The right to not be harassed at work extends to all individuals, so agency temps, casual staff, and contractors are protected.

It should be noted that this definition uses the phrase ‘purpose or effect’ which means an act doesn’t have to be a deliberate, it’s the outcome or how it is received that counts. A defence of “I didn’t mean to cause offence” is not valid.

Workplace Expectations

Employees can make a harassment complaint even if the behaviour in question is not directed at them. This is possible because the complainant does not actually need to possess the relevant protected characteristic. An employee is able to submit a complaint of unlawful harassment if they have experienced harassment:

  • Because they are related to, or associated with, someone who possesses a relevant protected characteristic
  • By a colleague who has the mistaken perception that they possess a relevant protected characteristic

General banter linked to sex, race, sexual orientation, or age is the most common form of harassment in employment. Managers should make sure their staff are correctly informed of the types of conduct and speech that can cause offence to others and make it clear that such behaviour is unacceptable.

The basic rule for all workplaces should be that any jokes, remarks, or banter that might cause offence to another employee on any grounds will not be permitted. Employees should be encouraged to understand that their colleagues will have differing views and feelings on certain matters, as well as differing levels of sensitivity.

It should be a requirement in every department that employees treat their colleagues with dignity and respect, and refrain from any behaviour that may cause harm.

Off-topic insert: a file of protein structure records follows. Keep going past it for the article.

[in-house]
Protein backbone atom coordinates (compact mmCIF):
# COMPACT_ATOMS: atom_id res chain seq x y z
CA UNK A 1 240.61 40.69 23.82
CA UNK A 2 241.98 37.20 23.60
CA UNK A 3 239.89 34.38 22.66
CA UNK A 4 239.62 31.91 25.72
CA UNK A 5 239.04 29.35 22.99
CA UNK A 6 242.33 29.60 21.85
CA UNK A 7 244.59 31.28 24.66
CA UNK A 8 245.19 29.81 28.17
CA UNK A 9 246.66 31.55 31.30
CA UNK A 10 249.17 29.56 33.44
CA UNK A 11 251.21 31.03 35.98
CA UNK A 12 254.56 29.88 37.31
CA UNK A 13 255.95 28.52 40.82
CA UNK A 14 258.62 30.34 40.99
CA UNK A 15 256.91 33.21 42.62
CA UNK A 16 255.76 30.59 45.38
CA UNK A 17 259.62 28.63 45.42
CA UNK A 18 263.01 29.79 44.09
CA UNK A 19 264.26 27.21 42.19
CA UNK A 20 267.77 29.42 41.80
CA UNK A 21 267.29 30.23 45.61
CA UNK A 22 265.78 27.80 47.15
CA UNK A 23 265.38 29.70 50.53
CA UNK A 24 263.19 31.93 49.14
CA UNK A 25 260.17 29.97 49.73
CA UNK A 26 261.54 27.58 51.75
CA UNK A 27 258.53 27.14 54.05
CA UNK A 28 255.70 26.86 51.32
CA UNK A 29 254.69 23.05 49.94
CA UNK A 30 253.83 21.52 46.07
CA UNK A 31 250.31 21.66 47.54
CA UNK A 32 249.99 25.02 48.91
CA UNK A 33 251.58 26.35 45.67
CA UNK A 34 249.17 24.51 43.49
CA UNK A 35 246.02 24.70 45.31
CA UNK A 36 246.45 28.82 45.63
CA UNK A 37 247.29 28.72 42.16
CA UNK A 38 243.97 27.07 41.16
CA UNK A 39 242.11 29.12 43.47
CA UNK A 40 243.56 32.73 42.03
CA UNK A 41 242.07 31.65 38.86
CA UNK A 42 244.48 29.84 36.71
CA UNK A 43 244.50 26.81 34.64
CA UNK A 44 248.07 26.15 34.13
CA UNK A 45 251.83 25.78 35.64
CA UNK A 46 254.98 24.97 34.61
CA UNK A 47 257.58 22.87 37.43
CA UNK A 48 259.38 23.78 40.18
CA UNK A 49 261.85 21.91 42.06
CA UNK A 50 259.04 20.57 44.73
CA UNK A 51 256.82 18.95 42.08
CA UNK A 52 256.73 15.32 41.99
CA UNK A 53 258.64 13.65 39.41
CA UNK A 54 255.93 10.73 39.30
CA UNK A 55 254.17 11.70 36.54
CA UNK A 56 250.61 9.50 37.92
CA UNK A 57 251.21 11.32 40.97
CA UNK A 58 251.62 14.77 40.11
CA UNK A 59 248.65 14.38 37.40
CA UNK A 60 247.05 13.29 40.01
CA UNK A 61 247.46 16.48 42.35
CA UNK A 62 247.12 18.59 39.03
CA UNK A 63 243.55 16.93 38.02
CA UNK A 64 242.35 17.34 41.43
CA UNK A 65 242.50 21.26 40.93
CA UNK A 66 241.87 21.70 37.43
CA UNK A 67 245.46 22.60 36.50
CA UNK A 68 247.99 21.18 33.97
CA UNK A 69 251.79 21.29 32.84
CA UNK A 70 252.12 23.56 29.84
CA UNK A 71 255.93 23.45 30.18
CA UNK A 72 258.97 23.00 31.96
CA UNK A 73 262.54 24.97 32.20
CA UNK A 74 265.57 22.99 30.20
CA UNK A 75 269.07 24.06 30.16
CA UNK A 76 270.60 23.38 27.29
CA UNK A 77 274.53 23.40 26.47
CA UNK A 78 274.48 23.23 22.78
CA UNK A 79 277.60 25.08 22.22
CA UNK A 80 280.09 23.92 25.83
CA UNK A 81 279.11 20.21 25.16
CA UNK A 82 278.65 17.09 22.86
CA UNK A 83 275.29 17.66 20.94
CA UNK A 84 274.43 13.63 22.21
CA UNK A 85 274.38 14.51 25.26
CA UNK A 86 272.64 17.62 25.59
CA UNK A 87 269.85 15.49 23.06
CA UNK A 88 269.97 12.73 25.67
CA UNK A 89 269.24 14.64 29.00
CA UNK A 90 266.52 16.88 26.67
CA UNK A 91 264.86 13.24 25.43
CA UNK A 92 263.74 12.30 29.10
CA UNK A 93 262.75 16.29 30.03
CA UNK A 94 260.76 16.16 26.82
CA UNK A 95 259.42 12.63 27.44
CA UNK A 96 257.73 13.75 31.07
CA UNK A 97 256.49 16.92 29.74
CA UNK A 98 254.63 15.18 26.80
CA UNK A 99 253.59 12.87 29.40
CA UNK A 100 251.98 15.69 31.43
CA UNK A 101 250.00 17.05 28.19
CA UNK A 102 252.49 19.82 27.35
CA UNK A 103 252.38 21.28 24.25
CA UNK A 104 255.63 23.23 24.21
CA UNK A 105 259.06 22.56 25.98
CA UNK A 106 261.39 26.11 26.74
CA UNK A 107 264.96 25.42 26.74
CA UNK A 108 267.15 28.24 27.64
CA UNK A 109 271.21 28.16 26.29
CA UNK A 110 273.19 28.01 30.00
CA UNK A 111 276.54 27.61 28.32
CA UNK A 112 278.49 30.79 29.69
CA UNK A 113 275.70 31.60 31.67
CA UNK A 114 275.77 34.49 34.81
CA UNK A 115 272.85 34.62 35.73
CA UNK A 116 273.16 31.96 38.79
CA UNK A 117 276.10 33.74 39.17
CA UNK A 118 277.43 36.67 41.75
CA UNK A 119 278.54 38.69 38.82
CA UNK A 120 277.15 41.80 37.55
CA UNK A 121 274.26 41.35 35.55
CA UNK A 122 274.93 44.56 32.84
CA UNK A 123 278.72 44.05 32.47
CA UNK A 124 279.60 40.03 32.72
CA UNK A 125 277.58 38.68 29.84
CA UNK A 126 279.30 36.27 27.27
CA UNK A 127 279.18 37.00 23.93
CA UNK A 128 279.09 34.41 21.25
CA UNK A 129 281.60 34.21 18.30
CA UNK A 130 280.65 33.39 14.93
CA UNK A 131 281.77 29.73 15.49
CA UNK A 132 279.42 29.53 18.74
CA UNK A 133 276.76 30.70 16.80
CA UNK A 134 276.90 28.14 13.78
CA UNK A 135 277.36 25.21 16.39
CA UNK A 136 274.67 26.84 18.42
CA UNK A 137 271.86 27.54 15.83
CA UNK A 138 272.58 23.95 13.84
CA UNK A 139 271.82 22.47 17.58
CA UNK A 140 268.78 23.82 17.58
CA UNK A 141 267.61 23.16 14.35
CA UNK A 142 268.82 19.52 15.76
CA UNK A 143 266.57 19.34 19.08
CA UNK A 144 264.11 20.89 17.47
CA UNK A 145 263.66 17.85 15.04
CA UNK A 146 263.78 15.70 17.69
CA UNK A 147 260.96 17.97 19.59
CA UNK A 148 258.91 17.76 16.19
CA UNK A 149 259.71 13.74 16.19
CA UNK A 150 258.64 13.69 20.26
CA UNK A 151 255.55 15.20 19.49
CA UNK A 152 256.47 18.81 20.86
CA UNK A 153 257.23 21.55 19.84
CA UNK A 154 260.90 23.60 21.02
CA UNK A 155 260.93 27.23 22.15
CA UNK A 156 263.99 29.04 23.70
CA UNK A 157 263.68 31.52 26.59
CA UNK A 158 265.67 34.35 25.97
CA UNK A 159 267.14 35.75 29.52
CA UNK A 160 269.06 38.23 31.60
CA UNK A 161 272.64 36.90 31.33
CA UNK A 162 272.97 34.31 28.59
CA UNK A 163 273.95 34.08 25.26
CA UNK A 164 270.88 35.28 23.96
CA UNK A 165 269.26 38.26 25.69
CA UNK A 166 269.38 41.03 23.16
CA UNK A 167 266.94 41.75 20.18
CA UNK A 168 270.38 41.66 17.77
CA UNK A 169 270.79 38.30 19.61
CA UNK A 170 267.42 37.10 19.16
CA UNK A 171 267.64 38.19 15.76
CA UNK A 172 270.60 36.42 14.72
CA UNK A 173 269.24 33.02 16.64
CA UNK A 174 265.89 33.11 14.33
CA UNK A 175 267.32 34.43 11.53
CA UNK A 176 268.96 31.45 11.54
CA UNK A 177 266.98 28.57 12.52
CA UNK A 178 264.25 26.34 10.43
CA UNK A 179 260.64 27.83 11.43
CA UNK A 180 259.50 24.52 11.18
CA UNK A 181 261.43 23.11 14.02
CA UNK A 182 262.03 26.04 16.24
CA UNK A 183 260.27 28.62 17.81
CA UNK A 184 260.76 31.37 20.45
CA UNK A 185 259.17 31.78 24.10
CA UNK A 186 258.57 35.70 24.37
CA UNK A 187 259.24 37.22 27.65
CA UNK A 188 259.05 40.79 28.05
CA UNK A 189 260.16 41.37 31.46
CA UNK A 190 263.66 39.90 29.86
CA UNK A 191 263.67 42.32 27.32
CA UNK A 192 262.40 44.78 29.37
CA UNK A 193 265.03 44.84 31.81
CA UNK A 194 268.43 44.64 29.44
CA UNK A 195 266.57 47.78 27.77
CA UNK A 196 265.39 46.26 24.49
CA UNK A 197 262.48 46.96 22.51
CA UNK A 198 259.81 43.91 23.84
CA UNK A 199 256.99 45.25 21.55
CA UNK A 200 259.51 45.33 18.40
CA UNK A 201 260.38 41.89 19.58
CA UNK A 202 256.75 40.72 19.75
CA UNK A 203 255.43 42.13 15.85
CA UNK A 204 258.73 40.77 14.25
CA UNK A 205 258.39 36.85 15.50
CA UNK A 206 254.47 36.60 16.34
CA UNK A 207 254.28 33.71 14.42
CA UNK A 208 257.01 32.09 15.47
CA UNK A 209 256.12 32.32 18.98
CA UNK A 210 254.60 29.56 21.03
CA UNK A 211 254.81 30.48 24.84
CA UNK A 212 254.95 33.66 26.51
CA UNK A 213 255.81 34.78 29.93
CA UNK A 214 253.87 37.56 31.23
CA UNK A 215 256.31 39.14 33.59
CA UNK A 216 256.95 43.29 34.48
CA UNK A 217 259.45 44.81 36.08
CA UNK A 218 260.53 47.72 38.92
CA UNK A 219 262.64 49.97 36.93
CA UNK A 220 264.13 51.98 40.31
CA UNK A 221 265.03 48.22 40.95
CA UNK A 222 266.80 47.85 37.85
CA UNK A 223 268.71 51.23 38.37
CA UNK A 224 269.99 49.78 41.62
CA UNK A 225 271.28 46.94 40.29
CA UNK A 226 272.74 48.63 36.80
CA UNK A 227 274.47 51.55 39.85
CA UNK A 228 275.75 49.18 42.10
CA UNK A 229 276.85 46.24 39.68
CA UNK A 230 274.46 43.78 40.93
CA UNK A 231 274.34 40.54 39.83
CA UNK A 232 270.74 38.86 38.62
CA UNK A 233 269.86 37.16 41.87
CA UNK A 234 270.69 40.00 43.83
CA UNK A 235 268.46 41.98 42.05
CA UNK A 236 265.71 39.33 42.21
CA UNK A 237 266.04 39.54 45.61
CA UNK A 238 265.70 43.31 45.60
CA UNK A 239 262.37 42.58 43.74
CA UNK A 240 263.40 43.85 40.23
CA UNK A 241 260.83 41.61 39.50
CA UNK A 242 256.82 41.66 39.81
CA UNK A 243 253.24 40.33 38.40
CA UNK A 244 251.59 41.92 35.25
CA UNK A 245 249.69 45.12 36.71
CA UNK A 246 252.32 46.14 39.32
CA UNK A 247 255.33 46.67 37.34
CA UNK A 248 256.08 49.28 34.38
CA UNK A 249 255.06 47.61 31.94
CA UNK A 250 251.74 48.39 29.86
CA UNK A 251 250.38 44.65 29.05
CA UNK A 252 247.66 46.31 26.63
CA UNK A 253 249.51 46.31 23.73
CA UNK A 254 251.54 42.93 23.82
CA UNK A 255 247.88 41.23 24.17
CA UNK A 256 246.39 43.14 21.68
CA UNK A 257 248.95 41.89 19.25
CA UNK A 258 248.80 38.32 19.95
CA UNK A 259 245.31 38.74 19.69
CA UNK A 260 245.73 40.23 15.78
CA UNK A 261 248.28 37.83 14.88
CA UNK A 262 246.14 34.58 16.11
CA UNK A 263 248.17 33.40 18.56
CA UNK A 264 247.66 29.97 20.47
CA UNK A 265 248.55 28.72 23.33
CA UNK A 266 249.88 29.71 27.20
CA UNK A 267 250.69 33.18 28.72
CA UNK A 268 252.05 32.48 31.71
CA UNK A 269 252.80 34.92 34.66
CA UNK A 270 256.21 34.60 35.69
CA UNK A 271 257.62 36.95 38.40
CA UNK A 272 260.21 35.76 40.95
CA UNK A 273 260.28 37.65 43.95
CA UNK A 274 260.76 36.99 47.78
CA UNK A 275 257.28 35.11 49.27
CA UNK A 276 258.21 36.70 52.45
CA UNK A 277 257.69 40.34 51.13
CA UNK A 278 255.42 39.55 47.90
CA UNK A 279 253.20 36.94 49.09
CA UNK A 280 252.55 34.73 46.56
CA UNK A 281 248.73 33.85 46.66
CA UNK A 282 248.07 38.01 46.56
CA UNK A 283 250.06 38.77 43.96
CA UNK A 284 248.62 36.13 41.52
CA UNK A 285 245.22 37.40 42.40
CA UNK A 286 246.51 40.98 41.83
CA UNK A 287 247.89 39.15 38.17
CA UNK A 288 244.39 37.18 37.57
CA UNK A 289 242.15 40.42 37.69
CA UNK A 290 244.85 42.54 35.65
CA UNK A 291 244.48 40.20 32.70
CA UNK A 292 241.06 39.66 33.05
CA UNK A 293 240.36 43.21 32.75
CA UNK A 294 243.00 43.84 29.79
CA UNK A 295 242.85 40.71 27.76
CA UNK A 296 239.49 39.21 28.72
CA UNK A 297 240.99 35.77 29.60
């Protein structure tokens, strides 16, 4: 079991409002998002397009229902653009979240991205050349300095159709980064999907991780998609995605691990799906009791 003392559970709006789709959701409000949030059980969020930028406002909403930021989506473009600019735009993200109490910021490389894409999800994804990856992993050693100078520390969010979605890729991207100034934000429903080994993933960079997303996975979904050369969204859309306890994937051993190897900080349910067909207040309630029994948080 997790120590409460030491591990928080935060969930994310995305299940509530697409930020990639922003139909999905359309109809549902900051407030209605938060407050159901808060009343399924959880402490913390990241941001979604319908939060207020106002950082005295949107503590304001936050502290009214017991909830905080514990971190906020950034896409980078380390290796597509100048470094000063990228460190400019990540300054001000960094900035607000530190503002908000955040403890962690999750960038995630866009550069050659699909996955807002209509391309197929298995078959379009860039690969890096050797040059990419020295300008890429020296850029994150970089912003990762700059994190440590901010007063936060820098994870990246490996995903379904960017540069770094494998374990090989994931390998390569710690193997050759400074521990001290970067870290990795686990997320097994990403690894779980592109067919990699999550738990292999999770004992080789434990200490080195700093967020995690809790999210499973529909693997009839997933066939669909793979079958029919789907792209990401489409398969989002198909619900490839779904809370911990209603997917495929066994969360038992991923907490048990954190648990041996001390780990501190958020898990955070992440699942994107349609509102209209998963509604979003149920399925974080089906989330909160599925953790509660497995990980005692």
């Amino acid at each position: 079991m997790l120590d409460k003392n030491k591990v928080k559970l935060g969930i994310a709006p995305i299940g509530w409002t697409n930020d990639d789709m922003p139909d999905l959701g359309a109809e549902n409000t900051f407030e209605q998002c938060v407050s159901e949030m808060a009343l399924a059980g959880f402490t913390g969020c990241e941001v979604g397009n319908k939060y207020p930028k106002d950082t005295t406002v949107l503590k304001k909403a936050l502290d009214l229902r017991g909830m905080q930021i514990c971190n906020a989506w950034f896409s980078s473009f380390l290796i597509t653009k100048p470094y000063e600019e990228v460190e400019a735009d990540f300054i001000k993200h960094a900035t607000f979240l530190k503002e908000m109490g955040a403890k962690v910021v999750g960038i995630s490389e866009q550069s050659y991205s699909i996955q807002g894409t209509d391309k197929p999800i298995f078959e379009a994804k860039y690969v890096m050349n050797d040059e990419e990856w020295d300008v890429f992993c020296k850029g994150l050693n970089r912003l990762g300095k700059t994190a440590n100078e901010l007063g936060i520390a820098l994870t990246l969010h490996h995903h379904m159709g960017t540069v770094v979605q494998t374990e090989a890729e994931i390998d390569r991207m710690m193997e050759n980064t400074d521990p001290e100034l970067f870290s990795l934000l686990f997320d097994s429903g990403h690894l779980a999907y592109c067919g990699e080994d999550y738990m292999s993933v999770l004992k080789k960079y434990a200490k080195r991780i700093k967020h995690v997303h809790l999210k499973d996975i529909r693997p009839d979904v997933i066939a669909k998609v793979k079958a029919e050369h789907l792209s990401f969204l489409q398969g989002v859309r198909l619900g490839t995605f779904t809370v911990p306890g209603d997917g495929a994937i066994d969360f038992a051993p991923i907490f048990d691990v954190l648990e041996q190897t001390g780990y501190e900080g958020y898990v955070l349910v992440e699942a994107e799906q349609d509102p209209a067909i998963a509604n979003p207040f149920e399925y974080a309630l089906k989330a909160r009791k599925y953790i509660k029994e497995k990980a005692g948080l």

Why Bother?

Aside from the morale and social issues, employers are liable in law for any acts of harassment perpetrated by their staff in the course of employment. The extent of which has been interpreted widely by tribunal.

For example, harassment that takes place during a work-related social event organised by the business may create liability for the employer. Employers are still liable whether the act of harassment was done with their knowledge or approval or not. The fact that management did not know harassment was occurring does not provide a defence. A lack of intention to offend will similarly not provide a route for the employer to escape liability.

Beyond the employer, individual staff members may also be held liable if they were personally responsible for harassing the person who has complained. The tribunal has the authority to order one or more individual employees to personally pay compensation to their victim. This order is in addition to any compensation that the employer may be required to pay.

Although there is no legal definition of bullying, and employees cannot bring a tribunal claim for bullying alone, it is still an extremely serious matter. Victims of bullying can experience stress and anxiety that lead to absences from work and other related problems.

While individuals will suffer the primary effects of bullying, employers can also see repercussions in the form of:

  • Poor employee relations
  • Divided teams
  • Loss of respect for managers
  • Poor performance
  • Absence
  • Whistleblowing
  • Resignation and high turnover
  • Damage to company reputation
  • Constructive/unfair dismissal litigation
  • Personal injury claims

There are many business-related reasons to get this right, but the most important should always be because every employee has the right to feel safe at work. Keeping this fact at the centre of your bullying and harassment policies will ensure that your staff are comfortable and confident in the workplace.